If it's a bread oven that they used to make pizza (which is also not a good match), you'd be OK... but that's still a lot of oven for home use.  They take hours to heat up.  A friend had a bakery with such an oven.  It took 8 hours to heat up from dead cold.  He never shut it off.  He'd reduce the heat overnight.  When he got into the bakery in the morning, he'd turn up the heat a bit and do some pastries.  When they were baked off, he'd turn the oven up farther and do rolls and breads.  Barely workable for a bakery.... not very effective for home use.

The stream issue is also very real.  Commercial ovens with steam capacity have steam generators.  They put live steam in the oven.  While it takes 1 calorie of heat to heat 1 gram of water 1 degree celsius.... it takes 540 calories to convert 1 gram of water at the boiling point into steam.  Putting even boiling water into your oven will cool it dramatically.  Putting live steam into the oven keeps the cooling effect to a minimum - it takes about half a calorie to heat a gram of steam by 1 degree.

I'd look at ovens on eBay.  I usually see a number of good ovens there.  And I'd also look at the possibility of building a wood fired masonry or mud oven.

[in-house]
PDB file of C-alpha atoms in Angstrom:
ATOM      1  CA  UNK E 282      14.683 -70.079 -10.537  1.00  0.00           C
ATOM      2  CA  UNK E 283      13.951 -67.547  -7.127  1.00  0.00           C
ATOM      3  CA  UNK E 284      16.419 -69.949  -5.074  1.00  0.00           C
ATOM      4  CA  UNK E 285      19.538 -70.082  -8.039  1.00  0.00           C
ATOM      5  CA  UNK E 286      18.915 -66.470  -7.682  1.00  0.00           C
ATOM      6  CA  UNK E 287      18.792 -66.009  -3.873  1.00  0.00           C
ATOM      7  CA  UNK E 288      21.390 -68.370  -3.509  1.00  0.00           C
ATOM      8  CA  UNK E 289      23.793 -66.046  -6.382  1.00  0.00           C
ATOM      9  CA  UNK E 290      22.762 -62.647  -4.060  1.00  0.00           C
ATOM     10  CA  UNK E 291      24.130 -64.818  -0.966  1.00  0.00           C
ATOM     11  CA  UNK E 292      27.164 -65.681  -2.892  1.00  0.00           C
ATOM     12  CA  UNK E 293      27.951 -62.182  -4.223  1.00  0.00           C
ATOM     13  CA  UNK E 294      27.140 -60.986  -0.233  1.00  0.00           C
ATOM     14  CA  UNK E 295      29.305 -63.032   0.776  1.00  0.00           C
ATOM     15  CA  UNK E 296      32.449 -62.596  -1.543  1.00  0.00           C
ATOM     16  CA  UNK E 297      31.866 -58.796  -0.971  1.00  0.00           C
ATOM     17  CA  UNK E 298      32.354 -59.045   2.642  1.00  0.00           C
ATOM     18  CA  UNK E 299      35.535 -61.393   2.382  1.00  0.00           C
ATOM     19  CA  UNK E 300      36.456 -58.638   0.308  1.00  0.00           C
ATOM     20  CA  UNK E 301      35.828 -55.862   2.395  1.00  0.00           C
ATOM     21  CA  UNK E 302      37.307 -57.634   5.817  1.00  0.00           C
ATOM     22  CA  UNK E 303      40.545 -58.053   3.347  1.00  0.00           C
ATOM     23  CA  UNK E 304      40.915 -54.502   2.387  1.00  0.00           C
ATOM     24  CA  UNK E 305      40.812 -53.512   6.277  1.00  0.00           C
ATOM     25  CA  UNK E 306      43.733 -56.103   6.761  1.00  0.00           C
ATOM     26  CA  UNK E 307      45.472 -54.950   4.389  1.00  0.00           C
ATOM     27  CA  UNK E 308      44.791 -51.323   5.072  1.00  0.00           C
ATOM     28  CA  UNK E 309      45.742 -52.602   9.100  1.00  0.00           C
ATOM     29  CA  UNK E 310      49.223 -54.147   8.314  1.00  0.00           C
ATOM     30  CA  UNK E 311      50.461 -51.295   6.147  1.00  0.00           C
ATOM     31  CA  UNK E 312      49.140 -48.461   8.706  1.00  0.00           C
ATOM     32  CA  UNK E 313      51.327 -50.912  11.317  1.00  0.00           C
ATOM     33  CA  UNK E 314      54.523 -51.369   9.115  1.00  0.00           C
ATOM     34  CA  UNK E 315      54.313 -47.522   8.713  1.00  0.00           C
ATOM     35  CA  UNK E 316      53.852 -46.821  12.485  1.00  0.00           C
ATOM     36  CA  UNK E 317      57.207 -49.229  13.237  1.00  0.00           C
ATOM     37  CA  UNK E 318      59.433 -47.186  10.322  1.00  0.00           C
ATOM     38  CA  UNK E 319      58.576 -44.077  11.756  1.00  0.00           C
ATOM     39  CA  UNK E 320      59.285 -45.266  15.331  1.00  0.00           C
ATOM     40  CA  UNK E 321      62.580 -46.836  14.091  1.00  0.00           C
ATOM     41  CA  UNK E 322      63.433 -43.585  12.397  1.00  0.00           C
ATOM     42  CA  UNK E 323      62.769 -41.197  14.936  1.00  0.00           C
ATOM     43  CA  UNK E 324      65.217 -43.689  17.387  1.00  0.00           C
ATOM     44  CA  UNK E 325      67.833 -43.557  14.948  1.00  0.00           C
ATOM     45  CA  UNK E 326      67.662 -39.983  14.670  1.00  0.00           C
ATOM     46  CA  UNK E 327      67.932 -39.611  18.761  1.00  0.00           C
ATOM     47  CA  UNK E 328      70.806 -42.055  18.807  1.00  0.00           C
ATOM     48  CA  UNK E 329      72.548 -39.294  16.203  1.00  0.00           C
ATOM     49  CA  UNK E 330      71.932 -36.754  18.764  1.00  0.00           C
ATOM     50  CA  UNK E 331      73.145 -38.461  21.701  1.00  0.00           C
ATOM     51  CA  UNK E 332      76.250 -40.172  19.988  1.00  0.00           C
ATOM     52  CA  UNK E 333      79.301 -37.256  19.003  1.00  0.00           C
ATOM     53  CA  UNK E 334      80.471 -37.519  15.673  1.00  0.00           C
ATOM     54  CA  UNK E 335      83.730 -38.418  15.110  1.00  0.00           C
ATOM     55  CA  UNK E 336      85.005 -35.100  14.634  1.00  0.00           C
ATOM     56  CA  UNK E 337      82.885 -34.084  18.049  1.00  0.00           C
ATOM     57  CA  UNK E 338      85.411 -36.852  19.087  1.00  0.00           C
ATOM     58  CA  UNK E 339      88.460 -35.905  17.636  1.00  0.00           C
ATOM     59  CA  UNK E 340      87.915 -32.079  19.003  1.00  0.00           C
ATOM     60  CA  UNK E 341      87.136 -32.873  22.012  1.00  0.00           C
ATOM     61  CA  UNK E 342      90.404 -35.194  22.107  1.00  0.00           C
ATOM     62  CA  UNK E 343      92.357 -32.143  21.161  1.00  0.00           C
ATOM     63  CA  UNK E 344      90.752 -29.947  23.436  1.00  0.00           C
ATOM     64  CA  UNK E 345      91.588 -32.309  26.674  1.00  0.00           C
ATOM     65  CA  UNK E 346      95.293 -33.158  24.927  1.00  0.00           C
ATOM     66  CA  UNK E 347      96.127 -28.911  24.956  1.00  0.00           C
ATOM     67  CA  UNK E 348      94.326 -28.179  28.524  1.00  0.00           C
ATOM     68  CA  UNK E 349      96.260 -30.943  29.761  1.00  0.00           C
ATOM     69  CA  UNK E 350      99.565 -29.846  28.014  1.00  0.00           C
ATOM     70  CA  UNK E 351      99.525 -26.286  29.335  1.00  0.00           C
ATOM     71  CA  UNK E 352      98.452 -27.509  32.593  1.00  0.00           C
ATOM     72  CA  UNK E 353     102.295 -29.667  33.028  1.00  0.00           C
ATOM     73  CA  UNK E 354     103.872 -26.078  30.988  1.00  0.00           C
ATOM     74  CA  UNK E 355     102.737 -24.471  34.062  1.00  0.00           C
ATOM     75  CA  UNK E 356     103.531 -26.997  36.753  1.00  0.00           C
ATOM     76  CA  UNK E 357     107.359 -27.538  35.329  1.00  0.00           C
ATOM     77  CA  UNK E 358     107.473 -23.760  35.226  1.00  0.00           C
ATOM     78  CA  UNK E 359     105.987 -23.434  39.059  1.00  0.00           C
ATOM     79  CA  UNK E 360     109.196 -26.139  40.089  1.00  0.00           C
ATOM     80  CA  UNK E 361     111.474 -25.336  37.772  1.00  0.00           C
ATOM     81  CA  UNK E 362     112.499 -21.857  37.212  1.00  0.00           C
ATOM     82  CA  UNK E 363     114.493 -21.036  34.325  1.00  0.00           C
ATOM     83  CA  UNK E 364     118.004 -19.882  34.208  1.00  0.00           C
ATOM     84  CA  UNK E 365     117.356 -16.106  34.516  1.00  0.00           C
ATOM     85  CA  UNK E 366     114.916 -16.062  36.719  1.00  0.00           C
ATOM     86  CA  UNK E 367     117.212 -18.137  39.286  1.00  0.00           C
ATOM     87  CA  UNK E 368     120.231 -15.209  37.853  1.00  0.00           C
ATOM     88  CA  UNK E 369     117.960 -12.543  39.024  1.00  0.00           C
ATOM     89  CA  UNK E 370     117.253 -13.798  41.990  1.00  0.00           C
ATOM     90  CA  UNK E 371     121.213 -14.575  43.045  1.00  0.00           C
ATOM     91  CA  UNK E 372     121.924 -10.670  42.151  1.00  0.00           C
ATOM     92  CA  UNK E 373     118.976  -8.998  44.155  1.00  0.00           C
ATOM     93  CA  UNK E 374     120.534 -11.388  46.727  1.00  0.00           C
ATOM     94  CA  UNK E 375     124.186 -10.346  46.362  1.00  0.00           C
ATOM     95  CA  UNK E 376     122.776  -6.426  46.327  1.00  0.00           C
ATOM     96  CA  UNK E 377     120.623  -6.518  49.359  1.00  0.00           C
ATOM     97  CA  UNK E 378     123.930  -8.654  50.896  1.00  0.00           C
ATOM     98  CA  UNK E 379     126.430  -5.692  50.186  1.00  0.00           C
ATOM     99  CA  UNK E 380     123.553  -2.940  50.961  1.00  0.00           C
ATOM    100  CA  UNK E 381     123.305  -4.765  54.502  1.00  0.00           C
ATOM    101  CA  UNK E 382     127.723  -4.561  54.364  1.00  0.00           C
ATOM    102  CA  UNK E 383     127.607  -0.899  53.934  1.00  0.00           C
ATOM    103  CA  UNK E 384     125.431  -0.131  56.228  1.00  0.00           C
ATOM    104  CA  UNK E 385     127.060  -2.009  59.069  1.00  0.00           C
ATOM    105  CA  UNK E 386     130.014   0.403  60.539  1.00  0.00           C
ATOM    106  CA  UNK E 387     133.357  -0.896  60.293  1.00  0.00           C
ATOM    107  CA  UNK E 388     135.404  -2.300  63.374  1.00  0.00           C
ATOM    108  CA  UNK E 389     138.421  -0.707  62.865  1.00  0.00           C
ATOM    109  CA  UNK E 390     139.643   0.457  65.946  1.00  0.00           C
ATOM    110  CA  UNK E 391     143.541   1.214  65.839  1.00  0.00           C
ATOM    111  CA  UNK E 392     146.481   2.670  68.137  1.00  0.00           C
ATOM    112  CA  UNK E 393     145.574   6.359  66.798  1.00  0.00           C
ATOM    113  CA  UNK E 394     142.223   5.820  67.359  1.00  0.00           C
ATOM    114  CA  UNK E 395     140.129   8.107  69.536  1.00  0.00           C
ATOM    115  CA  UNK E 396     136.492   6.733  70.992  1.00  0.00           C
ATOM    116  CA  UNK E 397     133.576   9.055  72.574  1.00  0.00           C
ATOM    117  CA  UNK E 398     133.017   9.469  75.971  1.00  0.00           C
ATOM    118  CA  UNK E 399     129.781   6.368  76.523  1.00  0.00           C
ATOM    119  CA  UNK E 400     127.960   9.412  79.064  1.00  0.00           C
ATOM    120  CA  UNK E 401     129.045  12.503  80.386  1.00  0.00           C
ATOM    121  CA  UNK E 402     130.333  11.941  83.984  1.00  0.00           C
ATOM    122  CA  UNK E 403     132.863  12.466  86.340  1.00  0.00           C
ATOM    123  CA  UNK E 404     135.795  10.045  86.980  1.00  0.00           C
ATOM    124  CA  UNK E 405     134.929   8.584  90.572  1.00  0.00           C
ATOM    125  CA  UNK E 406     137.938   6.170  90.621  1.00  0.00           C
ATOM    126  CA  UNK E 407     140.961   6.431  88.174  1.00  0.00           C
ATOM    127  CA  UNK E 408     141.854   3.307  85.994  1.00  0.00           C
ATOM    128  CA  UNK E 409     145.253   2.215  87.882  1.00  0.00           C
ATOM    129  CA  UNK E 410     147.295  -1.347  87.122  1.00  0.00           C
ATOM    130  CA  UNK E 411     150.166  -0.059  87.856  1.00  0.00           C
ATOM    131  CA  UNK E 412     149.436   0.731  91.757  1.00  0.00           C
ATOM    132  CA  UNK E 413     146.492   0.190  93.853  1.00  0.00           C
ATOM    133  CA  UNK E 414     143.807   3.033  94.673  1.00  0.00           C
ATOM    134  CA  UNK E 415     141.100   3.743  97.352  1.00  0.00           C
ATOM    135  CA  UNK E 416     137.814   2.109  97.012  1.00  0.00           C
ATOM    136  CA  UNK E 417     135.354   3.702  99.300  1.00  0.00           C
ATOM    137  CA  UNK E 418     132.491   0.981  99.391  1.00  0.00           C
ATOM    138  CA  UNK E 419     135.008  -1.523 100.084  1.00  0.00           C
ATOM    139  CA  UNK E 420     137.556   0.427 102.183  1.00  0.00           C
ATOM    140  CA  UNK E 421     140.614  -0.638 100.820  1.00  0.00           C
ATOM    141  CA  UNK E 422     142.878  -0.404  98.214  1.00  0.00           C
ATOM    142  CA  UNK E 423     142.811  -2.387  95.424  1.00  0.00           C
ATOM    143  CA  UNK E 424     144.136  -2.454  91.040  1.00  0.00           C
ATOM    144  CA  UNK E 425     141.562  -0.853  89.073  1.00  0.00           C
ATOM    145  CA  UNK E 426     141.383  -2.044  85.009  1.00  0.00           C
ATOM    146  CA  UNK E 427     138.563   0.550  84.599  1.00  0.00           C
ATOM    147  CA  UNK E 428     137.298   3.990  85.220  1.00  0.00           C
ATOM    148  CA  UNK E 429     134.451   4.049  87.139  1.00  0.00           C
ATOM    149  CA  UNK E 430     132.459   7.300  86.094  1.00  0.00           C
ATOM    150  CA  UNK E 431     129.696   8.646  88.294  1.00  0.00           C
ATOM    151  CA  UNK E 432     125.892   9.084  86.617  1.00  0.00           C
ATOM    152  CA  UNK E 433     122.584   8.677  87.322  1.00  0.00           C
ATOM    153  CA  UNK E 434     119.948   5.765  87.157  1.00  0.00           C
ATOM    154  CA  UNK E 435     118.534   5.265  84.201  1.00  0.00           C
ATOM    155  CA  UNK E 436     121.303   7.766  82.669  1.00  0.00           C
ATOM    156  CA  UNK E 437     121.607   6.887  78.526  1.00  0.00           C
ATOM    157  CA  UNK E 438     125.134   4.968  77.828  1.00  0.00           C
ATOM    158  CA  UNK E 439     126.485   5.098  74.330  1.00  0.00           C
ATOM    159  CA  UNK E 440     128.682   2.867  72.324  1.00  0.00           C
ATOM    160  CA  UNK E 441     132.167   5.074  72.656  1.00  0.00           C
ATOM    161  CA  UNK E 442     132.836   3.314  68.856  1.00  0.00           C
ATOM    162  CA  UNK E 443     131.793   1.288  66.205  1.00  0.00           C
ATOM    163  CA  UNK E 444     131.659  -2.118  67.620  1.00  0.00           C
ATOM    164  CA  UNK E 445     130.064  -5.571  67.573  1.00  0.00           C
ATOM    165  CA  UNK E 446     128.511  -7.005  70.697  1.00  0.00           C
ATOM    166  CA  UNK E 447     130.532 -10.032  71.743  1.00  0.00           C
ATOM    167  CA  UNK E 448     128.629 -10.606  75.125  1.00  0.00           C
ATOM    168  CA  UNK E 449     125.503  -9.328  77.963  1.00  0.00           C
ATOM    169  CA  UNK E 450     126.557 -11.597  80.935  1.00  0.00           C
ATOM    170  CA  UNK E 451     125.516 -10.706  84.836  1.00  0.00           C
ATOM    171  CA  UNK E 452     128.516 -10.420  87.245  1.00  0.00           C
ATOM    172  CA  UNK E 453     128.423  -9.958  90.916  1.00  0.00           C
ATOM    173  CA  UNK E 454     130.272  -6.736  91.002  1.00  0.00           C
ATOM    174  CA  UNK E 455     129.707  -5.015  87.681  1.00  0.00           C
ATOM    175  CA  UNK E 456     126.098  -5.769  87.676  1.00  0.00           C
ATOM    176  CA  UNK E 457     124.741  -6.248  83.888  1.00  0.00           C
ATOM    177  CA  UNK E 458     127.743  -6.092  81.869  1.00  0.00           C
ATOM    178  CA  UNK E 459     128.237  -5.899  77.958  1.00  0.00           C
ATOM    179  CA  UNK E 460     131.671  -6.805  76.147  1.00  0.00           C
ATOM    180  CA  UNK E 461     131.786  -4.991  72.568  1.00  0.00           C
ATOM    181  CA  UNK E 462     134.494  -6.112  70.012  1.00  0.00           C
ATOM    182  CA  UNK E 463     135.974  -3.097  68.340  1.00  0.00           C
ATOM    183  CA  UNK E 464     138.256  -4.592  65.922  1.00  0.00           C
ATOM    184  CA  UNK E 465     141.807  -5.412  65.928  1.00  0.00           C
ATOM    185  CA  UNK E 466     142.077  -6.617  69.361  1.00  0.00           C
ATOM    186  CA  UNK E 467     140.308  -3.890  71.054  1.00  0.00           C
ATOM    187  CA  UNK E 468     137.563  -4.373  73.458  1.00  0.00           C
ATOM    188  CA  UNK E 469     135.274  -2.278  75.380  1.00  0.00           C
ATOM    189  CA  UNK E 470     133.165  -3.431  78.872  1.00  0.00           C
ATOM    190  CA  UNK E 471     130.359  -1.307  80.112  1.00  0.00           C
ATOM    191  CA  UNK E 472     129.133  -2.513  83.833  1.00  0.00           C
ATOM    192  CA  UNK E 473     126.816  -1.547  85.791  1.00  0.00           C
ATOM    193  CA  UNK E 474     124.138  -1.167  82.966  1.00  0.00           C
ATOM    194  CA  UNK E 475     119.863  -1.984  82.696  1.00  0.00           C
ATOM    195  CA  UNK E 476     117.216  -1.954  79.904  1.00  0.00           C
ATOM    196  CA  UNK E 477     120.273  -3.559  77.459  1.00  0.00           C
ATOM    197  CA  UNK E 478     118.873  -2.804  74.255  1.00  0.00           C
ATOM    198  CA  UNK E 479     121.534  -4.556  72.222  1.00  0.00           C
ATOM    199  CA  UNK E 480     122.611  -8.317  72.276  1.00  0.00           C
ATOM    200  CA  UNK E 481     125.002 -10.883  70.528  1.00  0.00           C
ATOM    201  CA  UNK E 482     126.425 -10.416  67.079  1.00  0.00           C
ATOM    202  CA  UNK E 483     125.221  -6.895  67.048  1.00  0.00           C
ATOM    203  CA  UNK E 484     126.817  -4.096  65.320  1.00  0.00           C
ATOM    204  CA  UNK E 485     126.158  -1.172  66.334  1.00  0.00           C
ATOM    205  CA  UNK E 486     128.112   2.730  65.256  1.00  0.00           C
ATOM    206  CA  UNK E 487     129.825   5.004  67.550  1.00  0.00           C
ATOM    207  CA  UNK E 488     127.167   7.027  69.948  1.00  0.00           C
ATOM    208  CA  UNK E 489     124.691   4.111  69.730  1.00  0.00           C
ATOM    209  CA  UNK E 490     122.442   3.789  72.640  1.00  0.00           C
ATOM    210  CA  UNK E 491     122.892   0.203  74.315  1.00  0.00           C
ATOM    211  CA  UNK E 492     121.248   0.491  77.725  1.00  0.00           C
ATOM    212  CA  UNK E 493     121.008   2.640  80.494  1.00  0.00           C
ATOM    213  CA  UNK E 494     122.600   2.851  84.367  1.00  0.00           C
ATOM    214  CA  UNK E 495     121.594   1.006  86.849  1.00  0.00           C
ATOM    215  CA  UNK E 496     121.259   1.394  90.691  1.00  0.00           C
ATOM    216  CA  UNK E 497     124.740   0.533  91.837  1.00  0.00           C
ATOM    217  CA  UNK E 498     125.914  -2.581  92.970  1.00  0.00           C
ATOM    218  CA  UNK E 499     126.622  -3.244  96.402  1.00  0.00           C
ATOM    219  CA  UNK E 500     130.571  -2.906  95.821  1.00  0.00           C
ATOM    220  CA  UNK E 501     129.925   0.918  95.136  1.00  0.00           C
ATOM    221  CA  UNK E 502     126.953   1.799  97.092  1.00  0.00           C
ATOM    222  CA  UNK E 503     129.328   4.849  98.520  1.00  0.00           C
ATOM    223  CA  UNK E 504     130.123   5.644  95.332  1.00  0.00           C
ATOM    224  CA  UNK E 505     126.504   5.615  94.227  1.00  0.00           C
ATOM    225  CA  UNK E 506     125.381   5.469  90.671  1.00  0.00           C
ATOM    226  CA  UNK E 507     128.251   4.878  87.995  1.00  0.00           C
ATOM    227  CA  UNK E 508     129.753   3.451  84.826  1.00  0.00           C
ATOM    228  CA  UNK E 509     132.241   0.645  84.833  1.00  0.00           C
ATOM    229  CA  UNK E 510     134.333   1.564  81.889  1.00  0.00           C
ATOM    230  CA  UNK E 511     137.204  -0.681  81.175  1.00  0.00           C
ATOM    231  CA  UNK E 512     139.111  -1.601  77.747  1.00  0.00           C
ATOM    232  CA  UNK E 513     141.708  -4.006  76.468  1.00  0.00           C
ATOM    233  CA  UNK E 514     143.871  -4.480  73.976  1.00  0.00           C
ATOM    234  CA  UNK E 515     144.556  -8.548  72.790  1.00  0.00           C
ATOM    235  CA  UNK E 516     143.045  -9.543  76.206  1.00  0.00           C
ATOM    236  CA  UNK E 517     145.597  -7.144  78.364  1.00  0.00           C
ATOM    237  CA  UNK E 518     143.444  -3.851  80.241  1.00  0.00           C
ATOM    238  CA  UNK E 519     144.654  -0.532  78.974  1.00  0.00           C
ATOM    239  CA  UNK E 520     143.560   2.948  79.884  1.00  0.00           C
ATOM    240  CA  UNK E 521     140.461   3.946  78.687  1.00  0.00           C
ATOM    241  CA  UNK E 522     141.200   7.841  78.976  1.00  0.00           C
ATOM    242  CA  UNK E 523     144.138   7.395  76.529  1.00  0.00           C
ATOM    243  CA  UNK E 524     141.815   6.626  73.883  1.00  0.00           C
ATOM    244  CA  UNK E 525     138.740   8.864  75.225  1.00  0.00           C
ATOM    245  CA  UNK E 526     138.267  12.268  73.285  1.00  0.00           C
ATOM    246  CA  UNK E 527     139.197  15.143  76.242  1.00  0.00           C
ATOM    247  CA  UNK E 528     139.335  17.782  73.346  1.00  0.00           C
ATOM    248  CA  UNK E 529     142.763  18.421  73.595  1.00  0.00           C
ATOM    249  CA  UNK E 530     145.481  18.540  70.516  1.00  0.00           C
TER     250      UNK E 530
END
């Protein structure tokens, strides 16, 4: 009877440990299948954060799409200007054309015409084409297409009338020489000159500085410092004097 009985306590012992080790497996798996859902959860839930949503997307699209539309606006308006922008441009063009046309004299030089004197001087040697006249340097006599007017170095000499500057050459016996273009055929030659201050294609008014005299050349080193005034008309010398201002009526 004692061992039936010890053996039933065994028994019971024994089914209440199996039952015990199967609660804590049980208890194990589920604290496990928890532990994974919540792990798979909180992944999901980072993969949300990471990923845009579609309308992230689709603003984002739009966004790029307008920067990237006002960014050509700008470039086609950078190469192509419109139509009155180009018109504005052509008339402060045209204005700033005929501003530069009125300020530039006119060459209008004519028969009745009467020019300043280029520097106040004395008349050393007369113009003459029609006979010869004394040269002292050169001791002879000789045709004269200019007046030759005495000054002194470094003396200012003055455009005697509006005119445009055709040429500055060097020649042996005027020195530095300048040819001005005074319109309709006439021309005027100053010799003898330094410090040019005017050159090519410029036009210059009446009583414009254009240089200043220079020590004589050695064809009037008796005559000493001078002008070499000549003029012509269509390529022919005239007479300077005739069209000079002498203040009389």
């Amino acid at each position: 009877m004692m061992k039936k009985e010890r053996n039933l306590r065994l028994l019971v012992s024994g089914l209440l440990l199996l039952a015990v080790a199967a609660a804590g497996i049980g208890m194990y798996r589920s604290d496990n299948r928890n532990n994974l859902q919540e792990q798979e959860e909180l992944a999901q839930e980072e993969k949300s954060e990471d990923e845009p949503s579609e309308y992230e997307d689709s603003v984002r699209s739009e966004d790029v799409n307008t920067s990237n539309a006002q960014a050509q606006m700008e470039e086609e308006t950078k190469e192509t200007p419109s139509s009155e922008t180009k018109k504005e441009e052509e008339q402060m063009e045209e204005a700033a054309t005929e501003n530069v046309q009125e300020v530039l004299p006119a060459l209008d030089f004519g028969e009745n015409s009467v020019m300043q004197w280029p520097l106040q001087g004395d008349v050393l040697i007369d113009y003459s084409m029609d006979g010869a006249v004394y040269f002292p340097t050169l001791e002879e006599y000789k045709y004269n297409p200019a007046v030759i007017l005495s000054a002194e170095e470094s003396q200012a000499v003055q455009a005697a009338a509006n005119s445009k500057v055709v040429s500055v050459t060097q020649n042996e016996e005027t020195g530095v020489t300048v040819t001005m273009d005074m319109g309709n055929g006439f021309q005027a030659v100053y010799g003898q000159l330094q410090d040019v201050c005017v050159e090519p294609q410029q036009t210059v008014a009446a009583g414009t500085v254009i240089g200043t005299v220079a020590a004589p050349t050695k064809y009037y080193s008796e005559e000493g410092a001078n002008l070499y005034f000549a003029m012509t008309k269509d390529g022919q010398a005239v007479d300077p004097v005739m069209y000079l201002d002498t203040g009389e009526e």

Good luck,

Mike

 

demegrad's picture
demegrad

Its pretty cool that your simply looking for people's opinions on this one, instead of facts that would get argued about indefinitely.  Anyway, I would say pass.  Though it would very cool to have such a thing, that alone might be able to sway you, if you are like me, I tend to at least try to shed some economic light on these things.  Another book or two about bread aren't the hardest to justify because if I wanted good bread I'd have to drive an hour round trip to nearest good bakery and spend five bucks a loaf when I got there.  Or I could buy a book to help my understanding and bake the bread right in my home for less than buck.  Now I don't really justify buying a book that way, but it nice to know that it might even out somewhere.  3000 bucks for an oven, thats a lot to try to justify.  I guess you need to think about what you plan to do with it.  can you eat 20 loafs before the grow mold?  I guess you could hand them out and be the most popular person in the neighborhood.

demegrad

http://www.demegrad.blogspot.com

staff of life's picture
staff of life

Okay, so a pizza oven isn't practical or really even possible for your situation. It's fun to dream though. :)

I was thinking about what you might do with the 20 loaves you could make at one time, and a thought came to me: it would be fun to have a community bake night.  Bakers could come each bringing two loaves, one to take home, one to go to a local soup kitchen.  It would fill a need for good food for the hungry, and also for comradery with other bakers.  Now that would be worth a $3000 oven.

SOL

ehanner's picture
ehanner

I agree with the others above. This isn't a very practical way to come by a larger capacity oven. My brother had a similar oven and as has been mentioned above the warm up takes all day with a high flow gas service. It would be the most expensive bread you could bake.

Eric